Cancer & Cardiac Imaging

Oncological Image Analysis

The main objective of this project is to develop image analysis techniques in order to help clinicians assess the oncological imaging data for better diagnosis and treatment planning. In particular, we are considering colorectal cancer (CRC) imaging data as a case study. The key clinical questions in the study of CRC imaging are:

  1. What is the margin of clearance (circumferential resection margin, from now on referred to as CRM) of the tumour affected region from its neighbouring anatomical landmarks?
  2. Are the lymph nodes surrounding the colon/rectum are affected?

Image analysis challenges involved in the assessment of CRC data include: poor contrast, imaging artefacts, variety and scarcity of features along the boundary regions, and small size of regions of interests (ROIs)especially of the lymph nodes. So far in this project, we have proposed two partialdifferential equations (PDE) based contour evolution methods, also known as level set methods, to obtain the segmentation of the CRC images. This enables us to estimate the CRM quantitatively and in a 3-dimensional manner that is not easily achievable manually.
We have also developed a method to estimate distribution of intensity values in an ROI of the image especially when a small number of observed pixels are available. This method has shown some promising results in assessing the status of lymph nodes. The second major objective of this project is to compare continuous spatial regularisation techniques, such as level sets, with discrete ones, such as graph cuts. We have begun by extending our work on level sets, and, since MSR have considerable expertise in graph cuts, we have explored spectral graph theory. These techniques, which have been proposed recently, bridge continuous PDE and discrete max-flow min-cut graph methods. Presently we are surveying the spectral graph methods. Note that all segmentation methods are intrinsically probabilistic: we have spent a lot of our effort on further developing the NP Windows method of estimating probability density functions from a small number of samples of a signal/image.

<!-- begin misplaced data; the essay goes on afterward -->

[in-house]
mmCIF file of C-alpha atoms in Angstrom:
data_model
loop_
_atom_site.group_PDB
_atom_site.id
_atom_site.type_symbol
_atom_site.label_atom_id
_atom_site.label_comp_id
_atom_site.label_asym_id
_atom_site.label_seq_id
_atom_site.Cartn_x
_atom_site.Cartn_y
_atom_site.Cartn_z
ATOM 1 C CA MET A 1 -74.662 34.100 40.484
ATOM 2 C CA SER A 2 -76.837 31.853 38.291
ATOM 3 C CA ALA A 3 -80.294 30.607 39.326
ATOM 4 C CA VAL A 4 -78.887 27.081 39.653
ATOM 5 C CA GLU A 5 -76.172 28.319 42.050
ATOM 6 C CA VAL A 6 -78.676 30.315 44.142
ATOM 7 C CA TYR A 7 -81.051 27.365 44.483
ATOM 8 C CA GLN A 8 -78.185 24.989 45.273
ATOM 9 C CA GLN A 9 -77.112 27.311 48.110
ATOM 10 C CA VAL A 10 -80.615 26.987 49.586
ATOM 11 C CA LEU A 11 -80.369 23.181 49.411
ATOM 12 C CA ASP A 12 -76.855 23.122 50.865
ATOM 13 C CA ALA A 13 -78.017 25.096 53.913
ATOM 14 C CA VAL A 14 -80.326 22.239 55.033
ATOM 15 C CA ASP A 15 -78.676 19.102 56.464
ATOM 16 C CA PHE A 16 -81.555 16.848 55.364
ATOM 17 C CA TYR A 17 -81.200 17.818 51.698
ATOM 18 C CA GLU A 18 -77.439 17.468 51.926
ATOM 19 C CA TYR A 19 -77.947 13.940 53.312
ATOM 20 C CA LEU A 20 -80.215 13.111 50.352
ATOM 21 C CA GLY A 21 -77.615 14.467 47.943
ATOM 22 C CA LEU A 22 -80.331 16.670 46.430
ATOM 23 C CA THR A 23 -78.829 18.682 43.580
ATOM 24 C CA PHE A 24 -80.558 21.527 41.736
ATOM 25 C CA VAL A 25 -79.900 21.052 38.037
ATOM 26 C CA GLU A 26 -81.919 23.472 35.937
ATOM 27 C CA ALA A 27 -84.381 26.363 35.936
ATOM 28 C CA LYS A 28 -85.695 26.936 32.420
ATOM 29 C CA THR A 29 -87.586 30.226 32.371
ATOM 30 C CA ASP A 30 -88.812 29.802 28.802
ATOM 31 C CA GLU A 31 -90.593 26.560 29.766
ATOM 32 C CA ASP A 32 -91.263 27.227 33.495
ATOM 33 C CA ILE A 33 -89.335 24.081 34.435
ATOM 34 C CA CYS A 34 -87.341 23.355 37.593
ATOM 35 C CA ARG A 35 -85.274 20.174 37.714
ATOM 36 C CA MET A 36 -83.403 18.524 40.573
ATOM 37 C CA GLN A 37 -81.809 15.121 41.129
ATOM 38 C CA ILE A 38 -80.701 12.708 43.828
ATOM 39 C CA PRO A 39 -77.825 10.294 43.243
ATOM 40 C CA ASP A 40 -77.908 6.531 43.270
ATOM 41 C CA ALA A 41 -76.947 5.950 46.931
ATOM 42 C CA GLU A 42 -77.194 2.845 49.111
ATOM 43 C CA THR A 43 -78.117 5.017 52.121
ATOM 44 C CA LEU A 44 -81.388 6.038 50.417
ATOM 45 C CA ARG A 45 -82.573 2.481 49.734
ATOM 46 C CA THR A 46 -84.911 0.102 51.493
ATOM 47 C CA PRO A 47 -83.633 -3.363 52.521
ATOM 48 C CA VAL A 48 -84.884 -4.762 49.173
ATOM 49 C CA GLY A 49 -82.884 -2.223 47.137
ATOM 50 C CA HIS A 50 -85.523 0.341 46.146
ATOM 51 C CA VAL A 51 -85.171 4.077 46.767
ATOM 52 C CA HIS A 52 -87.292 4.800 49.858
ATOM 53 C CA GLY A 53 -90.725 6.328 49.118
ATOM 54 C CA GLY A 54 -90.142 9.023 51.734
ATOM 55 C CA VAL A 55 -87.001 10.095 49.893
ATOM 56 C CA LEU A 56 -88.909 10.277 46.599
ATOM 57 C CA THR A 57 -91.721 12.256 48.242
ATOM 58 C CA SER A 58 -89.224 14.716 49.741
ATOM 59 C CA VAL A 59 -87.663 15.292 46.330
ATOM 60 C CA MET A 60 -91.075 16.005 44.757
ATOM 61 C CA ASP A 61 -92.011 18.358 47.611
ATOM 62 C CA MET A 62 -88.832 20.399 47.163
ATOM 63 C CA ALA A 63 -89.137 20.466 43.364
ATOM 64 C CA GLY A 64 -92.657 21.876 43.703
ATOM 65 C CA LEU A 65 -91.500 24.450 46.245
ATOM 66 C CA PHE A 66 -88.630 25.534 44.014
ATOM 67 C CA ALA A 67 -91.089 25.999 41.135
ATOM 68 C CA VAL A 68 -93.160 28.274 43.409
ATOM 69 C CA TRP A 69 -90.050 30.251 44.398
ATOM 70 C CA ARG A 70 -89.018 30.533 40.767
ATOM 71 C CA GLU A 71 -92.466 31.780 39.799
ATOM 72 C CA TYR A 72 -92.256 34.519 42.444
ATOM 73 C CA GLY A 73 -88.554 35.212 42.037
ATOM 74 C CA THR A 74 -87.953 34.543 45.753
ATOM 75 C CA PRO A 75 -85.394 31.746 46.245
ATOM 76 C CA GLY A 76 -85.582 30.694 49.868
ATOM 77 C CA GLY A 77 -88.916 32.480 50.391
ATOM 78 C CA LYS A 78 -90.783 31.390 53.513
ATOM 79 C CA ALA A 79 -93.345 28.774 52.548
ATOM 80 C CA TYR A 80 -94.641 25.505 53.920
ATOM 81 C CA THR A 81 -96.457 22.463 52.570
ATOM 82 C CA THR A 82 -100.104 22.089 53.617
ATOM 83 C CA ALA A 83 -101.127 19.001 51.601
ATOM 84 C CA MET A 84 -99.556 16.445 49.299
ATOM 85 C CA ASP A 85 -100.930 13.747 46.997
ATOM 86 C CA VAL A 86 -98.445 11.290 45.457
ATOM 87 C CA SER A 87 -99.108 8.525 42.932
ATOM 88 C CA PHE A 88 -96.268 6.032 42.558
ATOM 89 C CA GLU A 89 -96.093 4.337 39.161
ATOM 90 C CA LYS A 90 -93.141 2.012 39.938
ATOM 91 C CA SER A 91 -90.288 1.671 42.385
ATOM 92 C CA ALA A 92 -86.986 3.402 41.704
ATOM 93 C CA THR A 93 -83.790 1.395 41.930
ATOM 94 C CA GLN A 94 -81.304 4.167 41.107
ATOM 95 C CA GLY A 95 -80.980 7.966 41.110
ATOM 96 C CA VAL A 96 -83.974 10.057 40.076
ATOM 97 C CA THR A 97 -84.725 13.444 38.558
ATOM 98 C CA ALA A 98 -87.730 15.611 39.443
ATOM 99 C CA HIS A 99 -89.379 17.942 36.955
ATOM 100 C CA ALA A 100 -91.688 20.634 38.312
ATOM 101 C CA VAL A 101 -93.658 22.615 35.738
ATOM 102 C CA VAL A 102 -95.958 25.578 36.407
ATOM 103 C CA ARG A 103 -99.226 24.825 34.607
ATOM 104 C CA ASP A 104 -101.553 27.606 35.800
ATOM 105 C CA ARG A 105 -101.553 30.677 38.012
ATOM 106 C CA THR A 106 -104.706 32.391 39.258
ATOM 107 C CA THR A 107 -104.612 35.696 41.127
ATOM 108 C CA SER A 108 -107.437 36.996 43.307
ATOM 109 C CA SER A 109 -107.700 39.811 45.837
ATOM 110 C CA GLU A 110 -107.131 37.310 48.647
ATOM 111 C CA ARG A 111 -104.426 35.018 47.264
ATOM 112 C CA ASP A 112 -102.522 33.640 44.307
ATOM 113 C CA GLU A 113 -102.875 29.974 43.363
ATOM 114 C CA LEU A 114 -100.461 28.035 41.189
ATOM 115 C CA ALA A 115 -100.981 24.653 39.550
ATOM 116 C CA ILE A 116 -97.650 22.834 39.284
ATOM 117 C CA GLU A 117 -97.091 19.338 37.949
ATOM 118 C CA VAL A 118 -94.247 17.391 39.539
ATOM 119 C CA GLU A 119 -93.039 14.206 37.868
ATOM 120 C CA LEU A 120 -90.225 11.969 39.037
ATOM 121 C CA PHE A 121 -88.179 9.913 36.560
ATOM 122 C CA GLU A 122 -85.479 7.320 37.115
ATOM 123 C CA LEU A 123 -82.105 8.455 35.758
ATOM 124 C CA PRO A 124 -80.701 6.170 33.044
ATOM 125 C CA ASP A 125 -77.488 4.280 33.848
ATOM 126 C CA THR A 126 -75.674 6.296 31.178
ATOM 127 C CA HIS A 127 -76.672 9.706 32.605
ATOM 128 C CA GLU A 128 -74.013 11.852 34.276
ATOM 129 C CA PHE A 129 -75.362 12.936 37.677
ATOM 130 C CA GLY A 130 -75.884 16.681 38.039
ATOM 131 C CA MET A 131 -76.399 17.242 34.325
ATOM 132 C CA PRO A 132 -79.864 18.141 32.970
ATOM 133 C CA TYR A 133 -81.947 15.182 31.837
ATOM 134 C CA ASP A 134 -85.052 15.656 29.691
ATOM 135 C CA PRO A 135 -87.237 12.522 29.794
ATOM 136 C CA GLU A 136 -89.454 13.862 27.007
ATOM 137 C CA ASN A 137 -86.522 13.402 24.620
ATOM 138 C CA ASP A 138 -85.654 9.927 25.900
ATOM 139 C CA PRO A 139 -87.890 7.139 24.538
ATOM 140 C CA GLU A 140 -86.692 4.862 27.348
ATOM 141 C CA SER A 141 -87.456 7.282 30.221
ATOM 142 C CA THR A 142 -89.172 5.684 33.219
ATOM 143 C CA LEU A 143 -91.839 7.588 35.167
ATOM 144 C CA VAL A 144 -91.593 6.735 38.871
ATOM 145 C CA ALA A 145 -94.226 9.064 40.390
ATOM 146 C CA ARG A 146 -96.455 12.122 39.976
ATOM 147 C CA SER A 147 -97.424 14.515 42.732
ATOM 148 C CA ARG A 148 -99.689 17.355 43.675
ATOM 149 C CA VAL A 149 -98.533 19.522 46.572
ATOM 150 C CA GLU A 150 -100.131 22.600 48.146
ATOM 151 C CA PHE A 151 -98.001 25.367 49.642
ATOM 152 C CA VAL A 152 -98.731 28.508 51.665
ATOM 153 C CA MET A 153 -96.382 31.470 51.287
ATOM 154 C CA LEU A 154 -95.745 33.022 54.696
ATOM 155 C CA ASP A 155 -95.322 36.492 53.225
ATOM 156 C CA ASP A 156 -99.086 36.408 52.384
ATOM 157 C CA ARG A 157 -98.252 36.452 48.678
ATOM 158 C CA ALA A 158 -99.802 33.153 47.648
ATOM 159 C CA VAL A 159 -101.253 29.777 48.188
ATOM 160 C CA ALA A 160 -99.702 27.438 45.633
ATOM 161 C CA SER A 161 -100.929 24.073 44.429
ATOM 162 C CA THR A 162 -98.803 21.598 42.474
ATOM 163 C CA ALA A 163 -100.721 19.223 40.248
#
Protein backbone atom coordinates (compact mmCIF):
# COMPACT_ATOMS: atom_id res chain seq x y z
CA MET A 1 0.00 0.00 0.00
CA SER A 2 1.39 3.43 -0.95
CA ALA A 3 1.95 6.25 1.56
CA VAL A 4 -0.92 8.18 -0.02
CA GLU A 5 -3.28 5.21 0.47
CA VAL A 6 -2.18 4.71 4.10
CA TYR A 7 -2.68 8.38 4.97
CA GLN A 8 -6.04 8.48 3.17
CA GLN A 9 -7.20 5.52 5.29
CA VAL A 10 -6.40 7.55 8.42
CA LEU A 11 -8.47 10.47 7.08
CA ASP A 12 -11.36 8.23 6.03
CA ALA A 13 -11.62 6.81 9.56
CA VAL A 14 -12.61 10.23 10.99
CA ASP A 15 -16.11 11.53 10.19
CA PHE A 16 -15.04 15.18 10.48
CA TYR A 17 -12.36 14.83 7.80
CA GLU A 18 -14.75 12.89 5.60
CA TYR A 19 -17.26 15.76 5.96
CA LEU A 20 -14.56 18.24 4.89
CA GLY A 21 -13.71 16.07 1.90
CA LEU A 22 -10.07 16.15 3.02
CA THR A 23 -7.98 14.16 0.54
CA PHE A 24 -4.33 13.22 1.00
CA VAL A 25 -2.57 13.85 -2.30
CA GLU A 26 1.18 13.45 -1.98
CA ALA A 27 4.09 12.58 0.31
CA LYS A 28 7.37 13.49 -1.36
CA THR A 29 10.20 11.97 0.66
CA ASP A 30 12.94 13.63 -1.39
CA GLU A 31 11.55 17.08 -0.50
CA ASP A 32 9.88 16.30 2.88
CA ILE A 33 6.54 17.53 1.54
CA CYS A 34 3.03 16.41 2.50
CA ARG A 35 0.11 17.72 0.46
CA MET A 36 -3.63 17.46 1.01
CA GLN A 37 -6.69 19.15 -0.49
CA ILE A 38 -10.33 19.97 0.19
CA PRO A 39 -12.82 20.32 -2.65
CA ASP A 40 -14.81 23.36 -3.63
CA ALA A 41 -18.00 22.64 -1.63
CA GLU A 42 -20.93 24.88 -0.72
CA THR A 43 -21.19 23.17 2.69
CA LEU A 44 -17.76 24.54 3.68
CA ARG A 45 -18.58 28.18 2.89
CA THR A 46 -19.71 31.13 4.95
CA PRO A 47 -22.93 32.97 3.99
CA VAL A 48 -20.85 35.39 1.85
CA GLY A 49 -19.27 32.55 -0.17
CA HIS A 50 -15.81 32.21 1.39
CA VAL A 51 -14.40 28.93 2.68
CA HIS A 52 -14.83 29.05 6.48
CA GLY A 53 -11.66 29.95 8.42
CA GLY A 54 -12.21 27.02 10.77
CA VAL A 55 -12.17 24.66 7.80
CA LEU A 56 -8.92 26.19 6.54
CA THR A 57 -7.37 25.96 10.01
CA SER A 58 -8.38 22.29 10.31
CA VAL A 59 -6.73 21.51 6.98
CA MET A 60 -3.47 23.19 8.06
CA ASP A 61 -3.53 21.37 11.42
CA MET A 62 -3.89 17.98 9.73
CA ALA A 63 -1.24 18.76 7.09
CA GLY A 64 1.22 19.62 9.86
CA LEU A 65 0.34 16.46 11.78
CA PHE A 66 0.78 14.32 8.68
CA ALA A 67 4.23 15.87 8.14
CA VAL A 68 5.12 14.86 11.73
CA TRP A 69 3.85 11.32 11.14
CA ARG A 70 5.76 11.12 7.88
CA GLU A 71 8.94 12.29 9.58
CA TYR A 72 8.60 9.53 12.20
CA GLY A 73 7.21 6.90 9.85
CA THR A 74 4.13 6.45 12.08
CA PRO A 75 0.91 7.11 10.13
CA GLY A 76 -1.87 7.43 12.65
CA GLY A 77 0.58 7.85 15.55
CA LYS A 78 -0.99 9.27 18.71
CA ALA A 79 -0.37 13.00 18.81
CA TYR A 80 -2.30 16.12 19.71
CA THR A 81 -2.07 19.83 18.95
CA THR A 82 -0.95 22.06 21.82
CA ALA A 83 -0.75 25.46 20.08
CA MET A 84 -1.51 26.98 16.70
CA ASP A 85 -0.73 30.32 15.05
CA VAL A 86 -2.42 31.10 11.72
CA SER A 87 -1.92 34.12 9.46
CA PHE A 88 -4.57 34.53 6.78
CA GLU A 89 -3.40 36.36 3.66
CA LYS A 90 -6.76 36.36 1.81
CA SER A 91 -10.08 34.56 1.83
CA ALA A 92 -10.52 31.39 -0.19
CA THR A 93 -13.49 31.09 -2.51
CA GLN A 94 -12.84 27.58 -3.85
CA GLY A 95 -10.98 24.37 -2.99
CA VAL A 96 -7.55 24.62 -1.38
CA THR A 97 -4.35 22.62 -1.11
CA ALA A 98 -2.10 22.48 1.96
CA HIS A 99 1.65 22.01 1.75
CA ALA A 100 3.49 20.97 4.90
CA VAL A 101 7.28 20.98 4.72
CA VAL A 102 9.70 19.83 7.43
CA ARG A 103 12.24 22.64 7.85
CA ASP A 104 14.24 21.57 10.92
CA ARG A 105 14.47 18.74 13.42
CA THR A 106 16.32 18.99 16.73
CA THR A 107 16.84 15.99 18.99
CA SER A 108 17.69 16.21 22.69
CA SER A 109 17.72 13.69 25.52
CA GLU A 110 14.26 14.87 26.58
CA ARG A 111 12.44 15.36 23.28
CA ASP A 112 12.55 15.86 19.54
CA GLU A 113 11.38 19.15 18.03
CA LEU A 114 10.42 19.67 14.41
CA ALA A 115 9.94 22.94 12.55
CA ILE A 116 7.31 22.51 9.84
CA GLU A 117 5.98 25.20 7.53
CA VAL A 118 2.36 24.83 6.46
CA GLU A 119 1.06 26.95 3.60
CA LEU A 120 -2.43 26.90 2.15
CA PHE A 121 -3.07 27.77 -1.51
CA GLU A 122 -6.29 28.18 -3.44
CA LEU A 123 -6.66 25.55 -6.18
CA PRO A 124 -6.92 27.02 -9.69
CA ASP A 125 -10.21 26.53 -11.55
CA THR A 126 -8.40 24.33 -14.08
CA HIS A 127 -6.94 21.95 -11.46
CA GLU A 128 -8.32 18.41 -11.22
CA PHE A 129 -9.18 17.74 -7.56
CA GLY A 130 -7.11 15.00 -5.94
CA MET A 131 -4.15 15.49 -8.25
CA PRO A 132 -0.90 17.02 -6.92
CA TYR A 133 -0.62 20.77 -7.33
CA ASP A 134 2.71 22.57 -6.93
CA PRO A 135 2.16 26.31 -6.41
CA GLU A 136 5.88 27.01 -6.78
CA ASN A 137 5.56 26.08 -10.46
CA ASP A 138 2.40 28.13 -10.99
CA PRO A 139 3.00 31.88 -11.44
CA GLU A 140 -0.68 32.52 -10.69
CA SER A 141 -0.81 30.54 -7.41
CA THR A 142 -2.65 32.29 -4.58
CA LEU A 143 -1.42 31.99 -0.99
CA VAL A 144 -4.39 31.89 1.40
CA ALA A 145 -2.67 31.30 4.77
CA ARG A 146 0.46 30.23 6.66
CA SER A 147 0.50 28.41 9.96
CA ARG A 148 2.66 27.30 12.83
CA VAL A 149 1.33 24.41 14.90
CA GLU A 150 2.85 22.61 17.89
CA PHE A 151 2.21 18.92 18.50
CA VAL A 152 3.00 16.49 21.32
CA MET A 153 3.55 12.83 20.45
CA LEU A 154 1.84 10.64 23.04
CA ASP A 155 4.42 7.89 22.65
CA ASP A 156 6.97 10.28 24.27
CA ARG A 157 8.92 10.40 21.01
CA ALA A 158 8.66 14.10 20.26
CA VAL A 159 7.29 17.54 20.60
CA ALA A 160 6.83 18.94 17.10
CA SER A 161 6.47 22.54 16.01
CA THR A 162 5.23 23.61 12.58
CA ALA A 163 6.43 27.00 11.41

Investigators:

Medical Vision Laboratory, Oxford University

Microsoft Research Cambridge

Posters:

Presentations

Abstracts:

  • Niranjan Joshi, Sarah Bond, and Michael Brady, "Segmentation of colorectal cancer MR images", 16th Scientific Meeting and Exhibition of International Society for Magnetic Resonance in Medicine - ISMRM, May 2008, Toronto, Canada.

Conference Papers:

Contact: